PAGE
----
According to the British Association of Aesthetic Plastic Surgeons revealed that 2016 saw a huge 40% reduction in cosmetic operations, reaching a ten year low.
Does this mean we are all learning to love our bodies? Not exactly. In the US, Botox tops the charts for the most-performed procedure, and anecdotally, doctors report the same trend here.
Let's talk about 'Scrotox'
The stigma of men and plastic surgery is still present but is continually on the decline as more and more celebrities admit to getting the odd procedure. In the past six months or so, men are becoming more and more vocal about their use of Botox.... in their scrotum. Yes, you read that right. Scrotox is the latest male beauty trend that involves having Botox injected into the Scrotum to smooth out wrinkles and make their testicles appear larger.
It's not new for Botox to be used in areas of the body other than the face. For example, some people have Botox injected for headaches or into their armpits to avoid embarrassing sweat stains and smells. In some cases in the United States, Botox has also been known to help women who experience chronic vaginal pain. A number of conditions can cause vaginal pain, making sex very difficult, if not impossible for them. Botox stops the muscles from contracting and can last 'down there' for up to six months.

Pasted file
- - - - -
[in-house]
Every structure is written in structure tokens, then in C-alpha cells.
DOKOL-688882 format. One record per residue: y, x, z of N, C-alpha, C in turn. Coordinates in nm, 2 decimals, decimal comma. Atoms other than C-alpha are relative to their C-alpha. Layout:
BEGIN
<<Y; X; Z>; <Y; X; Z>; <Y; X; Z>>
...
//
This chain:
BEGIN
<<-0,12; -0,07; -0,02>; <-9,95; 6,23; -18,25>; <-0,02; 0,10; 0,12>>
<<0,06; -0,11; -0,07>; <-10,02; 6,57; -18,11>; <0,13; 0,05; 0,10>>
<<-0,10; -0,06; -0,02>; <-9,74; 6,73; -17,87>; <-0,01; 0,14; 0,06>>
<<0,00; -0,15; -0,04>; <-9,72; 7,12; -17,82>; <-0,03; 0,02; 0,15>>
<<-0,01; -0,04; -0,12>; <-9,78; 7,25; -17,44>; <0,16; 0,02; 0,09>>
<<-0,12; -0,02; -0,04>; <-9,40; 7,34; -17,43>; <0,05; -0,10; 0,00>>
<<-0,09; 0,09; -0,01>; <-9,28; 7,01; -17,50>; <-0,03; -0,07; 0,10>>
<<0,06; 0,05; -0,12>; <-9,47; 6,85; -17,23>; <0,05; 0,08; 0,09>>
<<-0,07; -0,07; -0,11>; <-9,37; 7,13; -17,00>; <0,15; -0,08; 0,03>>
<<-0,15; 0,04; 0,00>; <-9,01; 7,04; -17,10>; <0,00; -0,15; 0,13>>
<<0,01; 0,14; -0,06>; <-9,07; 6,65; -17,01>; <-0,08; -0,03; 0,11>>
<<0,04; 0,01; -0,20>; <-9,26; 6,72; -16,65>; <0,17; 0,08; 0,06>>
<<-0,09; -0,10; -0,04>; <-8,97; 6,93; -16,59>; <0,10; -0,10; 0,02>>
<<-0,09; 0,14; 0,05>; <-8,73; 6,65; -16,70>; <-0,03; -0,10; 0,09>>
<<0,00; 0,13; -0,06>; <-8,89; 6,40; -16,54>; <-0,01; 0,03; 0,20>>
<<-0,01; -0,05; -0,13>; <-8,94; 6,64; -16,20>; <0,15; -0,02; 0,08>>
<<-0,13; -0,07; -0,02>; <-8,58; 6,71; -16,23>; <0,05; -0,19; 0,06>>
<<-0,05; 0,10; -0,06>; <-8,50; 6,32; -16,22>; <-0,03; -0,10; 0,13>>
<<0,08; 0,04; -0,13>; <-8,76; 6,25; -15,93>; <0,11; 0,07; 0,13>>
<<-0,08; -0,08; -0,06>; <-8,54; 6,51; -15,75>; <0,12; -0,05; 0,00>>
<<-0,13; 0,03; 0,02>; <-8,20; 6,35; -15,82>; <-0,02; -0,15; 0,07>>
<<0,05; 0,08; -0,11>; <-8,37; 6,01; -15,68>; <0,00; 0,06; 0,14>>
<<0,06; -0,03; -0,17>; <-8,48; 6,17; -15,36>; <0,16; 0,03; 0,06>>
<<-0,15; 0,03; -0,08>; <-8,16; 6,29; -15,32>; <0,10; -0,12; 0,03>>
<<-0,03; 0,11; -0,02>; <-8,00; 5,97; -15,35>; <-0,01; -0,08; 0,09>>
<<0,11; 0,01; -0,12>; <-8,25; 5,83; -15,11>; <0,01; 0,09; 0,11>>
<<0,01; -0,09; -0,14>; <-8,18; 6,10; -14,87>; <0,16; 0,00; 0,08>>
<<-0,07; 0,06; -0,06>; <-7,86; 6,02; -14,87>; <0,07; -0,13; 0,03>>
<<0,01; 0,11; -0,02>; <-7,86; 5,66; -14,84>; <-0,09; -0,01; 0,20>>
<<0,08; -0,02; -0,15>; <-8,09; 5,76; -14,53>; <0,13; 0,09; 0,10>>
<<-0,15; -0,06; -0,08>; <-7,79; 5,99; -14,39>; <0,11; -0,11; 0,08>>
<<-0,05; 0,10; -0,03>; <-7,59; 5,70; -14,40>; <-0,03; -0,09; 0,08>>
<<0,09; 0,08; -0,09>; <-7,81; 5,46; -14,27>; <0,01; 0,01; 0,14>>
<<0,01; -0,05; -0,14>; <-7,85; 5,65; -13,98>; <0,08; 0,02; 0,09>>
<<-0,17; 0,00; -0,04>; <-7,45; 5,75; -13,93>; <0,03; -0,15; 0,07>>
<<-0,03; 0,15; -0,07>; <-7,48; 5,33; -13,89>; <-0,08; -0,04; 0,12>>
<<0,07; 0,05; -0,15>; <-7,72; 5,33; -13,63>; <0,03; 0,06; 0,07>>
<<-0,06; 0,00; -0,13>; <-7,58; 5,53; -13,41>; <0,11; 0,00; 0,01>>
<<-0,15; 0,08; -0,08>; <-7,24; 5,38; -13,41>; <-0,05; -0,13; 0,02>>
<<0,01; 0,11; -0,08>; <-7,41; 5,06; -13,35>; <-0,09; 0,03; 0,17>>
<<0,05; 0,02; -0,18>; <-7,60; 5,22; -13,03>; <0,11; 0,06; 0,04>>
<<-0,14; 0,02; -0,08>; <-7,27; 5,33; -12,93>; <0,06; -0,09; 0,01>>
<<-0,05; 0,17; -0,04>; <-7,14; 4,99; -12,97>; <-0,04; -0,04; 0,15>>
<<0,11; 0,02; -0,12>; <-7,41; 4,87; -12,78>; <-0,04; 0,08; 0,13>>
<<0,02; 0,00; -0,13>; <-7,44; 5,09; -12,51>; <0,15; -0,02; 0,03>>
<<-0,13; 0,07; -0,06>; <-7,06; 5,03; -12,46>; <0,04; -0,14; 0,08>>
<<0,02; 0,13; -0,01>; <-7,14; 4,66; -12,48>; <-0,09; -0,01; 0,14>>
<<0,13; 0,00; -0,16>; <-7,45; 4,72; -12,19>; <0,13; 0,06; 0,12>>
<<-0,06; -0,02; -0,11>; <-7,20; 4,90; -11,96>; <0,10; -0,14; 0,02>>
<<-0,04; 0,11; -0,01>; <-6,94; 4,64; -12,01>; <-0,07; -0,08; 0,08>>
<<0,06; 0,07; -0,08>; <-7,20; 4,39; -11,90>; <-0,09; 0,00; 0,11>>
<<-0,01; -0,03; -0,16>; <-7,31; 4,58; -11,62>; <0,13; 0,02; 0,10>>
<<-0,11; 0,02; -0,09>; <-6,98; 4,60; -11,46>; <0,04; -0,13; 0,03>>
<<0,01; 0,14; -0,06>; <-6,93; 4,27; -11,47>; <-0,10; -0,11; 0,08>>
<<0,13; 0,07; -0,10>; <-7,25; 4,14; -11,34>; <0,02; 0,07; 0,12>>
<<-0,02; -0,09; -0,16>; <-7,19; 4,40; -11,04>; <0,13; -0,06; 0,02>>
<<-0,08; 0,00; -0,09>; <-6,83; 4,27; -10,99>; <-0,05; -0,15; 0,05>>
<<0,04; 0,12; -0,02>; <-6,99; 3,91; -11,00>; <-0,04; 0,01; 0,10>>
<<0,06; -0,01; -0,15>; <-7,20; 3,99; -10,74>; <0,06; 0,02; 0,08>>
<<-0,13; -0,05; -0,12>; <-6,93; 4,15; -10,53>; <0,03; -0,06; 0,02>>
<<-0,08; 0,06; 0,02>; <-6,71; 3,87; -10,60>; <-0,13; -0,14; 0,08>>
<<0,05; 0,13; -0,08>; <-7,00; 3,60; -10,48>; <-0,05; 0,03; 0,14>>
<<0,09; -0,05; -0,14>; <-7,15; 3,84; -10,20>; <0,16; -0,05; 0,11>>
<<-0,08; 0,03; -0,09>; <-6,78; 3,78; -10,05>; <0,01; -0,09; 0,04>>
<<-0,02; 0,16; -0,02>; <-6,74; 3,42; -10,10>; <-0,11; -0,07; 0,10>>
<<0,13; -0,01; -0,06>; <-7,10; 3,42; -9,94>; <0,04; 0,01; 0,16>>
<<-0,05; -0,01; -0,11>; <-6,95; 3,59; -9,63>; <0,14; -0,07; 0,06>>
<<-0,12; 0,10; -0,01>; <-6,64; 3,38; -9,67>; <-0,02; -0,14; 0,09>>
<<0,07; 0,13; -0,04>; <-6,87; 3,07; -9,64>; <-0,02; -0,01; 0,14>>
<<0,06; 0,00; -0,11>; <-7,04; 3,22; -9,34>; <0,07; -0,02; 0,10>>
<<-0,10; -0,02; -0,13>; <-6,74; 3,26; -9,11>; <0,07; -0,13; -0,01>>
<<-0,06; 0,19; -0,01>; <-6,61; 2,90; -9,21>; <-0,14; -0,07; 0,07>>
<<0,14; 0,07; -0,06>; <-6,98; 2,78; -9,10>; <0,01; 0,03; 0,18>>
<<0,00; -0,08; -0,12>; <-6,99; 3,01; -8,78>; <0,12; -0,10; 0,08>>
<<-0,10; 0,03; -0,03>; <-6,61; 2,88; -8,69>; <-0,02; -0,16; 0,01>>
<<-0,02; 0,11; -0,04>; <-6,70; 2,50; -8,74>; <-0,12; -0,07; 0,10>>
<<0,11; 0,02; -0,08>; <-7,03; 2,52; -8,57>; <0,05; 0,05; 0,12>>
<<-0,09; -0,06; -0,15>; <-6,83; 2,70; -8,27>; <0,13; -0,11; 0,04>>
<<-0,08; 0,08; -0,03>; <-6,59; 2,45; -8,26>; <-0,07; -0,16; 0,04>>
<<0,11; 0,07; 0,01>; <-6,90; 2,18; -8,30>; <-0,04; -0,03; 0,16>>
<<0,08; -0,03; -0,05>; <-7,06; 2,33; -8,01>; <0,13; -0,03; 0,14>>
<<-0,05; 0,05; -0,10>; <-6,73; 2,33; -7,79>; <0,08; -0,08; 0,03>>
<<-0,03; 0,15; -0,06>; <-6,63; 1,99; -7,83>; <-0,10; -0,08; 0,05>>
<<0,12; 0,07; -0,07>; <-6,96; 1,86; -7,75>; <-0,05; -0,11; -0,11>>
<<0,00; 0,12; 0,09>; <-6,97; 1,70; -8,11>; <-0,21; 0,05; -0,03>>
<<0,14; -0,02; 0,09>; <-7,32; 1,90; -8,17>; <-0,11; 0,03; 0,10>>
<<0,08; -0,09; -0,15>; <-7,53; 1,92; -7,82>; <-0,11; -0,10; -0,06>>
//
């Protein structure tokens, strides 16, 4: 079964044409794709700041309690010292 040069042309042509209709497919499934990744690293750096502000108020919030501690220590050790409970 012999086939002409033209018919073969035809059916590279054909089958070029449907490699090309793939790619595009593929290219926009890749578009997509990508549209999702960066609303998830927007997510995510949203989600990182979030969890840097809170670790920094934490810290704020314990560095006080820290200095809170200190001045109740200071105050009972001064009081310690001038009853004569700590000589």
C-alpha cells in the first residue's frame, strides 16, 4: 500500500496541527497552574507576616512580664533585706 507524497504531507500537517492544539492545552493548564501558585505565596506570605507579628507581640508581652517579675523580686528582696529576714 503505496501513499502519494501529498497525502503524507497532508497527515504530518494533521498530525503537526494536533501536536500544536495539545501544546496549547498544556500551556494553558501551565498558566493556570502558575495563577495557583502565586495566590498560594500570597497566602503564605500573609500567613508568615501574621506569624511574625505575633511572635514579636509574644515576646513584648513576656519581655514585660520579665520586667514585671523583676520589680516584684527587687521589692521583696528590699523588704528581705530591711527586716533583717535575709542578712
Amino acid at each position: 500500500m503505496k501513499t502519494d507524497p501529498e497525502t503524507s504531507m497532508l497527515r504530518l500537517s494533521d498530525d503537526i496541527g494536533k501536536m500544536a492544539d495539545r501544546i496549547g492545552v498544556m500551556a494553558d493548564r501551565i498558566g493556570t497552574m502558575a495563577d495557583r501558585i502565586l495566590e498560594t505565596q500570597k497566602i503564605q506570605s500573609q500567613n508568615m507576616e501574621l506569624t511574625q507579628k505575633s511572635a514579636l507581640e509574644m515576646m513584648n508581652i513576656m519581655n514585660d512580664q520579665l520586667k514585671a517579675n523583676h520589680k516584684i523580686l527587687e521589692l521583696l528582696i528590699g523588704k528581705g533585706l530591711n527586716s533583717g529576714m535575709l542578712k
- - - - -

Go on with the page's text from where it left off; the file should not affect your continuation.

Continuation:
Whether you're getting Botox in your face, your genitals, or your armpits, you should be very careful about who's giving it to you. Currently, fillers aren't licensed, so technically anyone can administer it, and while Botox is medically regulated, it's still possible for people to get their hands on it. Mr Ash Mosahebi of Twenty-five Harley Street day clinic, one of the UK's top Cosmetic Surgeons and spokesperson for the British Association of Aesthetics and Plastic Surgeons, says,
"On the surface, these may seem convenient and sometimes cheaper ways to have Botox, but it’s important to understand that this is a specialist medical treatment and the delivery of cosmetic injectables should be given by a trained cosmetic doctor or nurse."
He warns people to be particularly weary of Botox parties (events where someone comes to your house to give Botox to a number of people). “Your practitioner may be distracted, your guard may be down and you could feel less inclined to speak up if you’re uncomfortable with the practitioner due to group pressure."
It is also illegal to advertise Botox because it's a trademarked prescription drug, and while UK regulations over promoting this procedure are strict, the rules over who can actually administer it aren't up to scratch.
Mr Mosahebi also warns that, "The lack of regulation in the UK is a big problem. The government's view is that restrictive practices are counterproductive to the economy. Our view (as members of the British Association of Aesthetic Plastic Surgeons, BAAPS, a voluntary professional body whose members adhere to strict standards) is that they are important for patient safety."
Twenty-five Harley Street offer a range of aesthetic treatments, all of which are carried out by medical specialists and experts in their field. For a full list of 25 Harley Street's doctors click here.